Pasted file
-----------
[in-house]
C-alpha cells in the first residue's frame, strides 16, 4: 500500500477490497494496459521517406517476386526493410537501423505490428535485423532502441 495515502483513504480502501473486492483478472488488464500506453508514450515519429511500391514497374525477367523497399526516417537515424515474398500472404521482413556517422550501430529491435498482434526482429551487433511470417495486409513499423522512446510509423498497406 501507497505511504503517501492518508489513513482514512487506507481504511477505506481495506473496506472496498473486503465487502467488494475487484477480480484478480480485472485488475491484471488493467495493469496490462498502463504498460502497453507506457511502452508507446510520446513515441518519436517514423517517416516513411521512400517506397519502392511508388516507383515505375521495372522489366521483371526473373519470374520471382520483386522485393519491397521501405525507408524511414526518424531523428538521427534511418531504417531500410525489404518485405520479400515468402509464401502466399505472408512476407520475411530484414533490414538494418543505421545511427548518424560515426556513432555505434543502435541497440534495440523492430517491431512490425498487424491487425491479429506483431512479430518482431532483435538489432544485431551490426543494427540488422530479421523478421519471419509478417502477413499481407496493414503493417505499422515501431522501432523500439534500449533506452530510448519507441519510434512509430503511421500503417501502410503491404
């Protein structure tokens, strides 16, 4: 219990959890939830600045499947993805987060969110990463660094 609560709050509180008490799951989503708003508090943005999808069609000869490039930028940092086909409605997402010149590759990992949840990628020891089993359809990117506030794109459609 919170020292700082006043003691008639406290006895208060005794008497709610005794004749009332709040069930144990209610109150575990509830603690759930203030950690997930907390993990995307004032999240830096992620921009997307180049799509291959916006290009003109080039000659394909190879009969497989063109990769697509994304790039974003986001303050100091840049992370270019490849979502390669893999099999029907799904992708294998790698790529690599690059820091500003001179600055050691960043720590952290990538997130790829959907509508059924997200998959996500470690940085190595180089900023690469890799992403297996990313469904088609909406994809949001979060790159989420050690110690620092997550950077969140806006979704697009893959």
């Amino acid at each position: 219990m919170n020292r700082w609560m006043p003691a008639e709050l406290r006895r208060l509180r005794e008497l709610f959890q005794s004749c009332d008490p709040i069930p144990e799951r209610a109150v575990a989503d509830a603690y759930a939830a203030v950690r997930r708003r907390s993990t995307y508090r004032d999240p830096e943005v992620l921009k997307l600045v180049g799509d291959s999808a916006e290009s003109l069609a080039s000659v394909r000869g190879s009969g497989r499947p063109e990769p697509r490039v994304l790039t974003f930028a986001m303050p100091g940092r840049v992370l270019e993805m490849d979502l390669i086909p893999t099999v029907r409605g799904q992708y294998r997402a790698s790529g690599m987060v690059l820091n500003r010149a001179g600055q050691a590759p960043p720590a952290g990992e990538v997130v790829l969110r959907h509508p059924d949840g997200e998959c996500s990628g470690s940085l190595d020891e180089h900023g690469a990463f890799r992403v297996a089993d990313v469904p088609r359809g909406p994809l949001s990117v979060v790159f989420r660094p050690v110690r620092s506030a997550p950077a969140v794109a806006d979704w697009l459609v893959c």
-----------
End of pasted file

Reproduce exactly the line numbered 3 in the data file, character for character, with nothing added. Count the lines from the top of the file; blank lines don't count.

């Protein structure tokens, strides 16, 4: 219990959890939830600045499947993805987060969110990463660094 609560709050509180008490799951989503708003508090943005999808069609000869490039930028940092086909409605997402010149590759990992949840990628020891089993359809990117506030794109459609 919170020292700082006043003691008639406290006895208060005794008497709610005794004749009332709040069930144990209610109150575990509830603690759930203030950690997930907390993990995307004032999240830096992620921009997307180049799509291959916006290009003109080039000659394909190879009969497989063109990769697509994304790039974003986001303050100091840049992370270019490849979502390669893999099999029907799904992708294998790698790529690599690059820091500003001179600055050691960043720590952290990538997130790829959907509508059924997200998959996500470690940085190595180089900023690469890799992403297996990313469904088609909406994809949001979060790159989420050690110690620092997550950077969140806006979704697009893959």